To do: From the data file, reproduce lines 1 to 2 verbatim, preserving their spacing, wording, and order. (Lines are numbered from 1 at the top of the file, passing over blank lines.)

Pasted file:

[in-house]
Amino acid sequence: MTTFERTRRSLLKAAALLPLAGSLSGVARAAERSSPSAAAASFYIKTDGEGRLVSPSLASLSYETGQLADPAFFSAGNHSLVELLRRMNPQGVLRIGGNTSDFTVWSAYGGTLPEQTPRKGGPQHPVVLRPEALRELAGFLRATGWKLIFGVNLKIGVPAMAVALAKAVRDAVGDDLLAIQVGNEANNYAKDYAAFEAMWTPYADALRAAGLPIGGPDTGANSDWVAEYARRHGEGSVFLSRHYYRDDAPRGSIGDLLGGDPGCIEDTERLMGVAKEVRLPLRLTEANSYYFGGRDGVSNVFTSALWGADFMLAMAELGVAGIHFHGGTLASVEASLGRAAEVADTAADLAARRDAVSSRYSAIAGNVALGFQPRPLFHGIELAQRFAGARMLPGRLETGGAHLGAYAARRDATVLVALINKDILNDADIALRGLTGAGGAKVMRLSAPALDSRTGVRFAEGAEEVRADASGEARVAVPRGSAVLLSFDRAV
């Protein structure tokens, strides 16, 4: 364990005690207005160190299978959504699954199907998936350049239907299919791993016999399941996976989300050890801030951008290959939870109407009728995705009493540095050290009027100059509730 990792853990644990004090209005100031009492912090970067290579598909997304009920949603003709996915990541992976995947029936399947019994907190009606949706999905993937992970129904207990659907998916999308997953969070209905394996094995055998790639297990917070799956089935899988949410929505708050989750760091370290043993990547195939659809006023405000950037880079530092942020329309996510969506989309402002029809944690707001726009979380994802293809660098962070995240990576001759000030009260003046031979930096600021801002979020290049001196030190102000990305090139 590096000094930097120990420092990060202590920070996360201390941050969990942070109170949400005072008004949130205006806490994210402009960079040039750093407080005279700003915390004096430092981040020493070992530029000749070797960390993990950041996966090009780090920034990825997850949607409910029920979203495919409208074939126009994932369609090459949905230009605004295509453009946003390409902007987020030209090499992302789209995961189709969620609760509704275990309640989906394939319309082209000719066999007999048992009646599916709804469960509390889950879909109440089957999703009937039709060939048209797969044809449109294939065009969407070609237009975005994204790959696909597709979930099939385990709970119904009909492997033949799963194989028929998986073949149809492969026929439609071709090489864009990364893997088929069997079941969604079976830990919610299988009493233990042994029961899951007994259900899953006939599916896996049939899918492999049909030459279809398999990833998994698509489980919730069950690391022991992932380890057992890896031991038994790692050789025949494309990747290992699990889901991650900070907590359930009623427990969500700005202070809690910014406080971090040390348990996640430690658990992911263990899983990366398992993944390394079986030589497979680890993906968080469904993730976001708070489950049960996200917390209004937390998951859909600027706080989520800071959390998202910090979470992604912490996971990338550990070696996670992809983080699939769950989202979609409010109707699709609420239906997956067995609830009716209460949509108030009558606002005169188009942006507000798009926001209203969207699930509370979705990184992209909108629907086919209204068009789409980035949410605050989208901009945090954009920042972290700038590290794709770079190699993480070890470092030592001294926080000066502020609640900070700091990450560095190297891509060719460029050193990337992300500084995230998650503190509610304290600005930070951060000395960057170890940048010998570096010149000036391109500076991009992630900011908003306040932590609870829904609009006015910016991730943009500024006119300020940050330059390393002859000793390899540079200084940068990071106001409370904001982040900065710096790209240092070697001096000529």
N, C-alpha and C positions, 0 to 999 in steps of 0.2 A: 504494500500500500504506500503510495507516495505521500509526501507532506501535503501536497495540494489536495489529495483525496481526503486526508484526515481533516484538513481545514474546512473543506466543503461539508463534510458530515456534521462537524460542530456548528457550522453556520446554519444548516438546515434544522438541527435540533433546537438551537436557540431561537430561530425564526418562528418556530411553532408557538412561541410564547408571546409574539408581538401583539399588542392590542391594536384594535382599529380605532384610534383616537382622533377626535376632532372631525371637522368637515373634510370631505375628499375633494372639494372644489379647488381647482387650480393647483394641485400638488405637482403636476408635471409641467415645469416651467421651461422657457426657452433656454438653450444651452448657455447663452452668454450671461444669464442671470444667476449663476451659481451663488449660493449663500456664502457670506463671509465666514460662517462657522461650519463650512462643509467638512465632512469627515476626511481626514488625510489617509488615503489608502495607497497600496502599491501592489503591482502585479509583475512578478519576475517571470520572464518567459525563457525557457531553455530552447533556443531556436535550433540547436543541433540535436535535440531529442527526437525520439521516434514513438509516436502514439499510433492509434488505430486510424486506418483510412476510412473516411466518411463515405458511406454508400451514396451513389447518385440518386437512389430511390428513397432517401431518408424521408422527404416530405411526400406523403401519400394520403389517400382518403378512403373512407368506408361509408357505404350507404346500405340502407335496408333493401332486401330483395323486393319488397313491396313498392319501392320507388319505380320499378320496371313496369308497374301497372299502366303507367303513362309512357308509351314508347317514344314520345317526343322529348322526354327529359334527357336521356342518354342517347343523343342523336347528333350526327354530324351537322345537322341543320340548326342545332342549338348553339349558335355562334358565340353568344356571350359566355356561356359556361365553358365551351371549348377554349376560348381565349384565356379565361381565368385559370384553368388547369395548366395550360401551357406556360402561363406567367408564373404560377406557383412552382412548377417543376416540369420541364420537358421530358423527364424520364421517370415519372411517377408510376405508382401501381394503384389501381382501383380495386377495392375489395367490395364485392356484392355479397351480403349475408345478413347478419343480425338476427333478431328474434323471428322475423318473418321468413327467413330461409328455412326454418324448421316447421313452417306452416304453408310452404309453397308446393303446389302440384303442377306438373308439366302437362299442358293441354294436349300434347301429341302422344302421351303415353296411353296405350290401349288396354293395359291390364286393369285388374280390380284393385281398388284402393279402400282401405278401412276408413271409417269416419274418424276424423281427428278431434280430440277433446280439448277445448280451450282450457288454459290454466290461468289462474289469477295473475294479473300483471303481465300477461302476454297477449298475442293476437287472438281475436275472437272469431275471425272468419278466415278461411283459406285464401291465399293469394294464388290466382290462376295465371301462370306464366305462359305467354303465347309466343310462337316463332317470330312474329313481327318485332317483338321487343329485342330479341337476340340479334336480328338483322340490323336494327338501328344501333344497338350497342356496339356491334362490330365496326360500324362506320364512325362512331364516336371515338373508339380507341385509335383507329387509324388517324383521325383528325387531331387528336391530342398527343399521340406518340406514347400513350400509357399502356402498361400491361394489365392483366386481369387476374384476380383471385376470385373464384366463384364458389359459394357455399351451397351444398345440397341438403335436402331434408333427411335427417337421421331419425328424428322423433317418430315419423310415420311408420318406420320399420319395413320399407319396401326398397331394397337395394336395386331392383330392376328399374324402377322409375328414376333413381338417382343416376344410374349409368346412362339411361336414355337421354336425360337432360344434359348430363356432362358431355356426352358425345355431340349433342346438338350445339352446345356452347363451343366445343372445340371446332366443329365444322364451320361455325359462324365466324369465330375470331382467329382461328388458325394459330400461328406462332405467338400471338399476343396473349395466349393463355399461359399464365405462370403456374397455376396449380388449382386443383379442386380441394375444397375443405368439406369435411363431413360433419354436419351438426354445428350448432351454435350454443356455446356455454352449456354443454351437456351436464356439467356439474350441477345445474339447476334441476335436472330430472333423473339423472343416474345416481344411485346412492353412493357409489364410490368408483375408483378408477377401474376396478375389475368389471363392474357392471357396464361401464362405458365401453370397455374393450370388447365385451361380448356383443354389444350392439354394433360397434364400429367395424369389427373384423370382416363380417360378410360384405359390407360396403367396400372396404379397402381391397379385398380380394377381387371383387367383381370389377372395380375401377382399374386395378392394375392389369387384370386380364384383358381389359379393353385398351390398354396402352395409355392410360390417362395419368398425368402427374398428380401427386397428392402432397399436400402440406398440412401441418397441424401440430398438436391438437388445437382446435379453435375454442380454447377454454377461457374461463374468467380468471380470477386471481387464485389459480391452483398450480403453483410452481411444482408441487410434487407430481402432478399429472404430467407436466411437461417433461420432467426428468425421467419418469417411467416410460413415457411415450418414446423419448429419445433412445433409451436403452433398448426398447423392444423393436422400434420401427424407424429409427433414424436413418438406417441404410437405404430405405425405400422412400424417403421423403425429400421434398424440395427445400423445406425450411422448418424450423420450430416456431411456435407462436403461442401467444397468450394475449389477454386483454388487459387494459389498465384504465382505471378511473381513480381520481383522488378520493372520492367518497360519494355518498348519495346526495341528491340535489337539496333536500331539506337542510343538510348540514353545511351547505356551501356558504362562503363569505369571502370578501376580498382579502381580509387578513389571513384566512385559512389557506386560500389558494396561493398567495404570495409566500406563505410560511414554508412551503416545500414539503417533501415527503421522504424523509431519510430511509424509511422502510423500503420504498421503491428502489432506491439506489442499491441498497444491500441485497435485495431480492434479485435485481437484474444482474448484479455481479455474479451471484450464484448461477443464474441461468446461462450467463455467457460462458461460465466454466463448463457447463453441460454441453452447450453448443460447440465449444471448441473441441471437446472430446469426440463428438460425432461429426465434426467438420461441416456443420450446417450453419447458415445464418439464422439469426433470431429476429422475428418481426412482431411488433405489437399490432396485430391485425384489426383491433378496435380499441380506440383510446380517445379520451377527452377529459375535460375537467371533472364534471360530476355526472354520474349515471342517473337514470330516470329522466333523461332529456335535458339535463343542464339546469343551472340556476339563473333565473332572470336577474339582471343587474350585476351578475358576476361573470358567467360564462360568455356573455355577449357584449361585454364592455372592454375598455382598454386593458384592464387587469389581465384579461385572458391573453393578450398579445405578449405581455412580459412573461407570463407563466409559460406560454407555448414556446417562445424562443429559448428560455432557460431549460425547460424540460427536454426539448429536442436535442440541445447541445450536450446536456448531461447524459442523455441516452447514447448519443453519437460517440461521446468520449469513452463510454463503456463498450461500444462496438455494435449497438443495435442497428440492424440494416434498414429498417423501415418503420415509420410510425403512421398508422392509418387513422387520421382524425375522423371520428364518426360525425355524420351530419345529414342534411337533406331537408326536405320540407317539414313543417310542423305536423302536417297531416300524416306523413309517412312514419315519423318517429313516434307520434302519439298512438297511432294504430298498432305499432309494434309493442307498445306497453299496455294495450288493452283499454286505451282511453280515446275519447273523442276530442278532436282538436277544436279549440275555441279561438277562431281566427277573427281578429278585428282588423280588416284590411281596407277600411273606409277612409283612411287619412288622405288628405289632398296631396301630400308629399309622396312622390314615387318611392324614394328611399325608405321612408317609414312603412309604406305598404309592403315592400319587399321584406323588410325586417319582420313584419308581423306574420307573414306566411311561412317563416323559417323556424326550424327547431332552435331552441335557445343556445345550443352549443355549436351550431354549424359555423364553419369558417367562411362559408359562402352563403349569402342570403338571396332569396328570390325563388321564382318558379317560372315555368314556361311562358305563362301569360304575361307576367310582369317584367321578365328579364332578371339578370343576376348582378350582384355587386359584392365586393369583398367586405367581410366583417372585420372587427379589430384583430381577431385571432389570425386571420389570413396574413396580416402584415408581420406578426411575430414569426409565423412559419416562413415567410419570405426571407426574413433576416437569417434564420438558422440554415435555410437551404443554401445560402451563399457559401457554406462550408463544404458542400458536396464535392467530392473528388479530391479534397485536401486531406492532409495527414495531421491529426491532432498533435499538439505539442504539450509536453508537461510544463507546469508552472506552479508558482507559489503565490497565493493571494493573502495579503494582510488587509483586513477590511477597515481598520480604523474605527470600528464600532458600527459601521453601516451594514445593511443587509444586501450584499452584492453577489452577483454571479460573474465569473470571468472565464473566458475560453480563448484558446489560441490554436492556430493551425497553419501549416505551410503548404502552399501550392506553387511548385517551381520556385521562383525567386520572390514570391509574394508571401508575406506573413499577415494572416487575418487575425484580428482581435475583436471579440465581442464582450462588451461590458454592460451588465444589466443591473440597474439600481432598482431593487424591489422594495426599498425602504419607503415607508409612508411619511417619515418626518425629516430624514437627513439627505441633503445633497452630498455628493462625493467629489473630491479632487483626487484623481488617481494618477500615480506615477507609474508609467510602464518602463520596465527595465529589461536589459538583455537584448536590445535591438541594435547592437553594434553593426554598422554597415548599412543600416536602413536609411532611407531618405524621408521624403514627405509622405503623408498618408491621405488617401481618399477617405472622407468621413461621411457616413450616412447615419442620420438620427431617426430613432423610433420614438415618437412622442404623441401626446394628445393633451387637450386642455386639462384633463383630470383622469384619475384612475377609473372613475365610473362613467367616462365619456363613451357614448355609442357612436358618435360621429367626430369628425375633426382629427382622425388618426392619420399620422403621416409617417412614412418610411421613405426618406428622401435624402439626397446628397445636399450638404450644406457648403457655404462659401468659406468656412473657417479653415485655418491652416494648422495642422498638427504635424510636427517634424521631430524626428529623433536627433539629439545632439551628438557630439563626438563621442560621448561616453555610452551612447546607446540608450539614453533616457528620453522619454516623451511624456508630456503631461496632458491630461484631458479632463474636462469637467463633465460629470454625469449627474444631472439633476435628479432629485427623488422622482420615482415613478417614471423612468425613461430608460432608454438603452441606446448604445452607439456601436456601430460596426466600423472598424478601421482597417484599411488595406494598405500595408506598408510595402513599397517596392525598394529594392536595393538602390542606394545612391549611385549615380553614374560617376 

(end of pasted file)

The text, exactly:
[in-house]
Amino acid sequence: MTTFERTRRSLLKAAALLPLAGSLSGVARAAERSSPSAAAASFYIKTDGEGRLVSPSLASLSYETGQLADPAFFSAGNHSLVELLRRMNPQGVLRIGGNTSDFTVWSAYGGTLPEQTPRKGGPQHPVVLRPEALRELAGFLRATGWKLIFGVNLKIGVPAMAVALAKAVRDAVGDDLLAIQVGNEANNYAKDYAAFEAMWTPYADALRAAGLPIGGPDTGANSDWVAEYARRHGEGSVFLSRHYYRDDAPRGSIGDLLGGDPGCIEDTERLMGVAKEVRLPLRLTEANSYYFGGRDGVSNVFTSALWGADFMLAMAELGVAGIHFHGGTLASVEASLGRAAEVADTAADLAARRDAVSSRYSAIAGNVALGFQPRPLFHGIELAQRFAGARMLPGRLETGGAHLGAYAARRDATVLVALINKDILNDADIALRGLTGAGGAKVMRLSAPALDSRTGVRFAEGAEEVRADASGEARVAVPRGSAVLLSFDRAV